March 10: Android N, the next major version of Google’s mobile operating system may not have an app drawer.
A source tells Gadgets 360 that Google is currently testing an Android build on its Mountain View campus that doesn’t boast of the app drawer. Speculation about the demise of the aforementioned capability began late last month when Google published a mockup video demonstrating what appeared to be the user interface of Android N.
Now on Tap, the extension of Google Now that was introduced with Android Marshmallow last year is unlikely to get any major new capabilities with Android N, a source told Gadgets 360. Another source independently told Gadgets 360 it hasn’t heard about any changes related to the feature in Google’s next version of Android.
Earlier on Wednesday, Ars Technica published a detailed story about the new features in Android N. The story has since been retracted. According to its author Ron Amadeo, who has a sound track record, a preview build of Android N is already doing rounds on the Internet. Chatter about this supposed leak has been going on for the past few weeks.
Amadeo’s redacted story, the text of which you can read on Reddit, also claims that Android N will bring native support for side-by-side app mode (popularly known as multi-window) to Android. The feature has been previously seen on Samsung’s high-end smartphones, and more recently on Remix OS, a forked Android operating system. Amadeo wrote that developers will get an option to opt in to the split-screen on their app to leverage the feature.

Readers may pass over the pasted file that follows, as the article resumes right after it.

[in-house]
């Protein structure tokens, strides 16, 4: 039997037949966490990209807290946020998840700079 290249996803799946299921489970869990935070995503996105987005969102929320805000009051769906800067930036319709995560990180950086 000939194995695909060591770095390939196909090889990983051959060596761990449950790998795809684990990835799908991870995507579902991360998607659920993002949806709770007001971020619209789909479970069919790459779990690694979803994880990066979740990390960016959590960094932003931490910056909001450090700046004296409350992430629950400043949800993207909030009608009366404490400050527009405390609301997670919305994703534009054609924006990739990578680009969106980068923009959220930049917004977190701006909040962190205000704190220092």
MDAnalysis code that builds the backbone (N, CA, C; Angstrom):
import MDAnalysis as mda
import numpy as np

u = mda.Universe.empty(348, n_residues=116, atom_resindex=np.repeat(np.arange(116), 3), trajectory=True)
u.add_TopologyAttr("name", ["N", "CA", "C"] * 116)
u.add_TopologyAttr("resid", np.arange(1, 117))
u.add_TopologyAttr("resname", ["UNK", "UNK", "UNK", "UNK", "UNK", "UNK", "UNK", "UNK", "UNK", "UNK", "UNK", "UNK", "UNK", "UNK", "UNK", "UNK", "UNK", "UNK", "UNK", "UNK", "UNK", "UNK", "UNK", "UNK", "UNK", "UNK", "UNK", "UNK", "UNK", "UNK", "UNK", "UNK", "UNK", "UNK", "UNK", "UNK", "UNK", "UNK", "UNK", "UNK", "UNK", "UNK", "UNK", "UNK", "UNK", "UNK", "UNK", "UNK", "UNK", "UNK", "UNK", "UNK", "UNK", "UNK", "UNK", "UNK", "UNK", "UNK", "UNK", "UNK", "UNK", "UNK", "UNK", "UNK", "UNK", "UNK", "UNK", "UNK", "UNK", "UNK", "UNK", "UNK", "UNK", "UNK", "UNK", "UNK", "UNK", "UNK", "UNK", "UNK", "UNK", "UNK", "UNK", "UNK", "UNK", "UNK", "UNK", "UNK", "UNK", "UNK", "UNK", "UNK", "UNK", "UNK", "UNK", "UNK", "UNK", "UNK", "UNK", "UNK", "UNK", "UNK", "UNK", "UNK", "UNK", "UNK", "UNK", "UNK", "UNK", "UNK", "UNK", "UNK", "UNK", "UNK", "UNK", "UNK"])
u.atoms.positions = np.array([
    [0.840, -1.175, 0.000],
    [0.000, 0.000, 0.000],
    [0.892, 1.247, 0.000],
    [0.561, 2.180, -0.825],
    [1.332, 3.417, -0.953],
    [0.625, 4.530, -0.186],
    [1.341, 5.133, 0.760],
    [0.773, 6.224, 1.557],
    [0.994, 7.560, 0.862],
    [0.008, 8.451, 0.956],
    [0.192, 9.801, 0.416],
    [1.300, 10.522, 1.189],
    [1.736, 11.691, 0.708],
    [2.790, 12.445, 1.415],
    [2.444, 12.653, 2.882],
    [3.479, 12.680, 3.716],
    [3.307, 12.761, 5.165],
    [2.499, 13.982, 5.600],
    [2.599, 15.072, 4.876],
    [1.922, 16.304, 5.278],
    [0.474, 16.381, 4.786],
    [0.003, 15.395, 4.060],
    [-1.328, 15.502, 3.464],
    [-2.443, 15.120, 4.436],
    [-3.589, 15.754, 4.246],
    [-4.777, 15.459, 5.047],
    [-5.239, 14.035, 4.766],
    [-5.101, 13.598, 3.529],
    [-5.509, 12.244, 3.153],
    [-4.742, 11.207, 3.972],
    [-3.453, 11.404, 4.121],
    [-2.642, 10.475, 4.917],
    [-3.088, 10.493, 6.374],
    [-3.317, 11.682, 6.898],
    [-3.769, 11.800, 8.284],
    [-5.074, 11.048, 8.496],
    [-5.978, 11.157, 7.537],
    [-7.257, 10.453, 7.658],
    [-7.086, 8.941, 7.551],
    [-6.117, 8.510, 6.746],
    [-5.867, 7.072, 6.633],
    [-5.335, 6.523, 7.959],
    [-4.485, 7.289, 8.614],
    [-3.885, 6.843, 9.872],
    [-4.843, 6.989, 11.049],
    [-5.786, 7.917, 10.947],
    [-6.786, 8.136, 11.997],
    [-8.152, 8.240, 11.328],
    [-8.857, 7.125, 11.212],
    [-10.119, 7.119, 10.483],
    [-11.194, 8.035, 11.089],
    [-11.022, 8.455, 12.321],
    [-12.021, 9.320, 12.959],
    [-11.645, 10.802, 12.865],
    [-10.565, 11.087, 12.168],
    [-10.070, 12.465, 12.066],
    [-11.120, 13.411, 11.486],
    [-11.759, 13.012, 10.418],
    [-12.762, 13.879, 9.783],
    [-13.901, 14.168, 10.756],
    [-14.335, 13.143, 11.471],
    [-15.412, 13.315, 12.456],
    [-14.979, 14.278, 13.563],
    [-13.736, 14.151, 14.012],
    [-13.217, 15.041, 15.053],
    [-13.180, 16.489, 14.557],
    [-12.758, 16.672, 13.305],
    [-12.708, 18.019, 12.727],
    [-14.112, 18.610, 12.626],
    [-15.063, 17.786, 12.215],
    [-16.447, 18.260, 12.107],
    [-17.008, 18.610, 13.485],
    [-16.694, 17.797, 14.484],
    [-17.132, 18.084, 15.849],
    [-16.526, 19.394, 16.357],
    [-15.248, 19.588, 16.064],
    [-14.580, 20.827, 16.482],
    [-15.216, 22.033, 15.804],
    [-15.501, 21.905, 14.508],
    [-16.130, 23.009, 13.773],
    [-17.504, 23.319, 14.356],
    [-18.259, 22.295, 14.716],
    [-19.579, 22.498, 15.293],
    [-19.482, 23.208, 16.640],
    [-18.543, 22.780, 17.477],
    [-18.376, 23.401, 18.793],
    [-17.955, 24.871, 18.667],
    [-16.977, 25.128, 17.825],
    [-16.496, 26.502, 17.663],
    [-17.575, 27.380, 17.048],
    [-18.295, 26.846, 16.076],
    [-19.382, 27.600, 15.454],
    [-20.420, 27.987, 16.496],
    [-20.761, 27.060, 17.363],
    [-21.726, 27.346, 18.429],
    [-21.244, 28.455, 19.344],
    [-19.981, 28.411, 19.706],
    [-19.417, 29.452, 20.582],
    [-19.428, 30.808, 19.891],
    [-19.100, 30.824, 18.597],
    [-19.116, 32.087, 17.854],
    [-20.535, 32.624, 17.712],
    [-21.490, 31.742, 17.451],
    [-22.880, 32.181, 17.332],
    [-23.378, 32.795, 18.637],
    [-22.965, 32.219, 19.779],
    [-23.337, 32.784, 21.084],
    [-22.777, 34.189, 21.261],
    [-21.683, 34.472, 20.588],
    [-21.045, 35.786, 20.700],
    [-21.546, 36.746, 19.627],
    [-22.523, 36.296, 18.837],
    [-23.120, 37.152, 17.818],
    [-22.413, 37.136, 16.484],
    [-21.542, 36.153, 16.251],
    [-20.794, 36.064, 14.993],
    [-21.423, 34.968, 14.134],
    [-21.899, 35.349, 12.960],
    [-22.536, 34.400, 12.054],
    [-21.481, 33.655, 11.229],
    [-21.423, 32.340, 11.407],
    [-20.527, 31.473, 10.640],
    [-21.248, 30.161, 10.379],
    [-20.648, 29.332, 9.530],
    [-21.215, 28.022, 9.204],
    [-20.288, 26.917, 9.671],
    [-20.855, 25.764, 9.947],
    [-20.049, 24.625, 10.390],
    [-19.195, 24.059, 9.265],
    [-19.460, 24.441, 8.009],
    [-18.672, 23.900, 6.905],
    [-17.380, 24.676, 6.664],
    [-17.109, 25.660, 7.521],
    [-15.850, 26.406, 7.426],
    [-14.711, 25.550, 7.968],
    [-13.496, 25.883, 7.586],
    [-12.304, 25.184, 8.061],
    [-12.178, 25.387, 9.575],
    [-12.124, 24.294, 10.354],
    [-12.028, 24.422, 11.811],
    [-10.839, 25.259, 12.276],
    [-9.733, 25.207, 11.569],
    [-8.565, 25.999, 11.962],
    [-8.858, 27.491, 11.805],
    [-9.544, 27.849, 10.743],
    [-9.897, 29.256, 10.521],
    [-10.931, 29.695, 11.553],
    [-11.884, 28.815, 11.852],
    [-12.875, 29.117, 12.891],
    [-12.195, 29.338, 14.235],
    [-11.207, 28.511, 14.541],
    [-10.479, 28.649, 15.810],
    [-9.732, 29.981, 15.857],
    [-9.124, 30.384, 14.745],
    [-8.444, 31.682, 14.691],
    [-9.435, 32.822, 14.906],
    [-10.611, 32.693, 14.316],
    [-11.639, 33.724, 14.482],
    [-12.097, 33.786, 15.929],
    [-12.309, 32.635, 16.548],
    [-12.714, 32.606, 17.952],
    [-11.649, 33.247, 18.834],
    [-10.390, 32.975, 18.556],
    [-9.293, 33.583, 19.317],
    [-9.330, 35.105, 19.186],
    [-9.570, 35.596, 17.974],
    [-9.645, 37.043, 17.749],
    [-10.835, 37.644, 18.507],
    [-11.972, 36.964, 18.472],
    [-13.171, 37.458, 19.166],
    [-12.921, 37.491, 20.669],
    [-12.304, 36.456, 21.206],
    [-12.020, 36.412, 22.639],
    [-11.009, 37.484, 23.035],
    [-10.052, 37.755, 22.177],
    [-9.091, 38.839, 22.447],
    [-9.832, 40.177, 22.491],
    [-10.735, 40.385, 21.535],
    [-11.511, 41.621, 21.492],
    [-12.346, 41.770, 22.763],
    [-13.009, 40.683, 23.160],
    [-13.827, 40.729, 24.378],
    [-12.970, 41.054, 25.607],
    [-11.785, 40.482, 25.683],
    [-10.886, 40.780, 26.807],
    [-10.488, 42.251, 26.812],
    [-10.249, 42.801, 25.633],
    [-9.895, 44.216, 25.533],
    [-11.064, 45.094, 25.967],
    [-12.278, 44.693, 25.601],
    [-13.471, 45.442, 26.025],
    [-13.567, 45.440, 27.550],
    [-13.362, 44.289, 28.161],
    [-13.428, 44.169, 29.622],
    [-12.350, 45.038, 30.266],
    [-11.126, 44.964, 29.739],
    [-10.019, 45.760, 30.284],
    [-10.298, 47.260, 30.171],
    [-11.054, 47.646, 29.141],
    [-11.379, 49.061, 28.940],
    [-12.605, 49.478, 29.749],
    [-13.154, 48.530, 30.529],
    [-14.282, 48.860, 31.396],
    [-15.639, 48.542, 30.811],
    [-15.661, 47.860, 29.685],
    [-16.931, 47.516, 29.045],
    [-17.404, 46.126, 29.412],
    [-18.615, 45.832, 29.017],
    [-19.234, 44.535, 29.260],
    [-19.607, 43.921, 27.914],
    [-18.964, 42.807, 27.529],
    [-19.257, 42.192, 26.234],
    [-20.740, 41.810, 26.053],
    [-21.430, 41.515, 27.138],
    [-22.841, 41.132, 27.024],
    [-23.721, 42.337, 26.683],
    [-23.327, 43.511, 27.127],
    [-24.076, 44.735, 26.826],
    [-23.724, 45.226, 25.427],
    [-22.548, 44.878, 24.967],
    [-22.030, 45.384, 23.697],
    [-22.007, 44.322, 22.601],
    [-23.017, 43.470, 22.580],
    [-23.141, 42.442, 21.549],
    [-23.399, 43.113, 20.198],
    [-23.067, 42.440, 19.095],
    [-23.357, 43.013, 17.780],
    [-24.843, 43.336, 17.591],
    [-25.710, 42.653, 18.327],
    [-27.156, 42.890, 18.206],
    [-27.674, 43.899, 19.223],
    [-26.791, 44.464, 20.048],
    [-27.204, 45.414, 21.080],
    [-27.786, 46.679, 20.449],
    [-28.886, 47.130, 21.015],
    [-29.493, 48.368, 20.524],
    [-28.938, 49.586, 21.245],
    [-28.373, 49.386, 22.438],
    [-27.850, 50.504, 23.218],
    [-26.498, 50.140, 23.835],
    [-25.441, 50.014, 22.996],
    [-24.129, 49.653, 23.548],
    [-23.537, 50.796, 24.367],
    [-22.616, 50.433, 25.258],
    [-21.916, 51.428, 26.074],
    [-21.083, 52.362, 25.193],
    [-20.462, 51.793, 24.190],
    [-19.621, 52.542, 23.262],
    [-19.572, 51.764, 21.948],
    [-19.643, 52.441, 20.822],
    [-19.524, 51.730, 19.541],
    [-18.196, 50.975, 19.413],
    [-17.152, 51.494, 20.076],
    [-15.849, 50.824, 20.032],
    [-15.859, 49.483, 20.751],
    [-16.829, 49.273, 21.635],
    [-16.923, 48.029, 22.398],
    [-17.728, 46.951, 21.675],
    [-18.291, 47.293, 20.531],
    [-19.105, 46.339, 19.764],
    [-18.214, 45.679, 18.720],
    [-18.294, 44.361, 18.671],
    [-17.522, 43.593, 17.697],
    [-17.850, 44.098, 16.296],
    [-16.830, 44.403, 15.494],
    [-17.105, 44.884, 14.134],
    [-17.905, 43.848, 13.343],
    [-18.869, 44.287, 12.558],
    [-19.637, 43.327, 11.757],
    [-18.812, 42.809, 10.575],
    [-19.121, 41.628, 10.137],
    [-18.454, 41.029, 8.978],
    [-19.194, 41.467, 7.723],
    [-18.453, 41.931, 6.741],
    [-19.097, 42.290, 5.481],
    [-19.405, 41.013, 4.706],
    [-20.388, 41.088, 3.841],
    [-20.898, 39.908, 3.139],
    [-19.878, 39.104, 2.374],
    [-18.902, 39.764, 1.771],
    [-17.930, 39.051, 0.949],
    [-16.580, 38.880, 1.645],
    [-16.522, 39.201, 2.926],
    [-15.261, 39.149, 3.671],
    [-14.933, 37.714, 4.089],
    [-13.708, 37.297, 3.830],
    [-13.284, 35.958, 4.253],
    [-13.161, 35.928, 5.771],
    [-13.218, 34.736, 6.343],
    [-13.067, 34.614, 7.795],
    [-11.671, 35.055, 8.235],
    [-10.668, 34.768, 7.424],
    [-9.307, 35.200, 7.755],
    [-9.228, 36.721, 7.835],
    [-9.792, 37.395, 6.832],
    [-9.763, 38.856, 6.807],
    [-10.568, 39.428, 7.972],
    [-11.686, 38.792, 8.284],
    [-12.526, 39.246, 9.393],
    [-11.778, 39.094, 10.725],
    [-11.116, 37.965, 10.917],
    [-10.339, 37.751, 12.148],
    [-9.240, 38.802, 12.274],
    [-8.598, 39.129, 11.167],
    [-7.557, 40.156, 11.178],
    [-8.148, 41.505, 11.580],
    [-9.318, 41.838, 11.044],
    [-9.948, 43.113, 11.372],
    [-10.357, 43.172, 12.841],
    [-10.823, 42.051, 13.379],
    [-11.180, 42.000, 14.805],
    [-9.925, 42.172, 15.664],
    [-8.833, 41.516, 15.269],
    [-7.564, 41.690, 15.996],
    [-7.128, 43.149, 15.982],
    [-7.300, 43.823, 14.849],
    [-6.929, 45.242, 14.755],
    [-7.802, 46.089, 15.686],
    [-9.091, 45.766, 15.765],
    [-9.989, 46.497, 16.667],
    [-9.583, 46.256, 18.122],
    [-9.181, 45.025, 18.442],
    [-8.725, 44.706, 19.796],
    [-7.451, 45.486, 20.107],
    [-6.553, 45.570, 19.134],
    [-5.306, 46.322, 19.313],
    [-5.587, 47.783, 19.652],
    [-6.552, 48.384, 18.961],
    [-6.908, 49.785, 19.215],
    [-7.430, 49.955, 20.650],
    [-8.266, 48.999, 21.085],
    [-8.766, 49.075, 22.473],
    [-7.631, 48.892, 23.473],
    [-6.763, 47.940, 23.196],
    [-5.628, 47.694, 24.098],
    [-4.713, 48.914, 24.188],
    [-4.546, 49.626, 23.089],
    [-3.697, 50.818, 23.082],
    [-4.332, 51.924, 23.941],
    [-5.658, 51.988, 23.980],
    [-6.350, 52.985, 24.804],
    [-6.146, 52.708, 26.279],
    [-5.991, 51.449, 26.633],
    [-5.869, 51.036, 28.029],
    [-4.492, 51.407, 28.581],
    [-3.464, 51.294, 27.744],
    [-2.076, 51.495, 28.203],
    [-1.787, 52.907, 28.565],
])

Other major reported feature includes a completely redesigned notification panel. The publication claims that power control options will be able to live on top of the notifications panel. Android N will reportedly also feature the ability to bundle notifications from a single app. Google is also supposedly improving Doze Mode, a feature that reduces the power consumption on the phone by putting inactive apps on the idle mode.
Also as previously confirmed by Google, Android N will utilise OpenJDK, an open source version of Oracle’s Java Development Kit. The move comes amid Google’s years-long lawsuit with Oracle which found the Mountain View-based at fault for utilising Java application programming interfaces. You can read about their battle here.